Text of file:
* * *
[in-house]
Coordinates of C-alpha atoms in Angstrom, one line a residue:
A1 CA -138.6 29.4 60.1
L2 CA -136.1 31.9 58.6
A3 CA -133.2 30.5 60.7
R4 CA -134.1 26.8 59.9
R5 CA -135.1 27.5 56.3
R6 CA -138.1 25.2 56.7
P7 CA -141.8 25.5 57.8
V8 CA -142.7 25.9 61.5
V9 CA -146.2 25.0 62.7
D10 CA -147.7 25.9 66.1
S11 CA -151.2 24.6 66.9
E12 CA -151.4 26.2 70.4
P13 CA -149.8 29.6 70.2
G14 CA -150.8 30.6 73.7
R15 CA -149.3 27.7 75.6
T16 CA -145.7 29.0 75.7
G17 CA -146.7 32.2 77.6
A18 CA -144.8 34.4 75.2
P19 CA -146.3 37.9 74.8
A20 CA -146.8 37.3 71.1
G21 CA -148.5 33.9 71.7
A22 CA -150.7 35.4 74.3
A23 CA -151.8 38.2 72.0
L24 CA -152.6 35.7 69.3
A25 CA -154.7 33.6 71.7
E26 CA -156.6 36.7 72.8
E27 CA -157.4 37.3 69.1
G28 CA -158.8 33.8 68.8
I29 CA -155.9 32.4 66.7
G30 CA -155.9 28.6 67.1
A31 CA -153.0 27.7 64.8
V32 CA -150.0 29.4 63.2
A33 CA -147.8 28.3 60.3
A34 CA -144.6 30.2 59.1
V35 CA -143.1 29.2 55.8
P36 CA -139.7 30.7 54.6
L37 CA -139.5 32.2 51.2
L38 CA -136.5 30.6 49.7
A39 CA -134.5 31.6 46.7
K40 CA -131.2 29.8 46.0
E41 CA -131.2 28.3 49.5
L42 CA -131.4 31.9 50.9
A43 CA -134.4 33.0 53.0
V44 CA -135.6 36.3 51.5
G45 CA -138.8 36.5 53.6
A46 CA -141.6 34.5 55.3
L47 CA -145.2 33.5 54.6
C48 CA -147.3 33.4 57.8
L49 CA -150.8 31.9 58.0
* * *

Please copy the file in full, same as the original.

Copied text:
[in-house]
Coordinates of C-alpha atoms in Angstrom, one line a residue:
A1 CA -138.6 29.4 60.1
L2 CA -136.1 31.9 58.6
A3 CA -133.2 30.5 60.7
R4 CA -134.1 26.8 59.9
R5 CA -135.1 27.5 56.3
R6 CA -138.1 25.2 56.7
P7 CA -141.8 25.5 57.8
V8 CA -142.7 25.9 61.5
V9 CA -146.2 25.0 62.7
D10 CA -147.7 25.9 66.1
S11 CA -151.2 24.6 66.9
E12 CA -151.4 26.2 70.4
P13 CA -149.8 29.6 70.2
G14 CA -150.8 30.6 73.7
R15 CA -149.3 27.7 75.6
T16 CA -145.7 29.0 75.7
G17 CA -146.7 32.2 77.6
A18 CA -144.8 34.4 75.2
P19 CA -146.3 37.9 74.8
A20 CA -146.8 37.3 71.1
G21 CA -148.5 33.9 71.7
A22 CA -150.7 35.4 74.3
A23 CA -151.8 38.2 72.0
L24 CA -152.6 35.7 69.3
A25 CA -154.7 33.6 71.7
E26 CA -156.6 36.7 72.8
E27 CA -157.4 37.3 69.1
G28 CA -158.8 33.8 68.8
I29 CA -155.9 32.4 66.7
G30 CA -155.9 28.6 67.1
A31 CA -153.0 27.7 64.8
V32 CA -150.0 29.4 63.2
A33 CA -147.8 28.3 60.3
A34 CA -144.6 30.2 59.1
V35 CA -143.1 29.2 55.8
P36 CA -139.7 30.7 54.6
L37 CA -139.5 32.2 51.2
L38 CA -136.5 30.6 49.7
A39 CA -134.5 31.6 46.7
K40 CA -131.2 29.8 46.0
E41 CA -131.2 28.3 49.5
L42 CA -131.4 31.9 50.9
A43 CA -134.4 33.0 53.0
V44 CA -135.6 36.3 51.5
G45 CA -138.8 36.5 53.6
A46 CA -141.6 34.5 55.3
L47 CA -145.2 33.5 54.6
C48 CA -147.3 33.4 57.8
L49 CA -150.8 31.9 58.0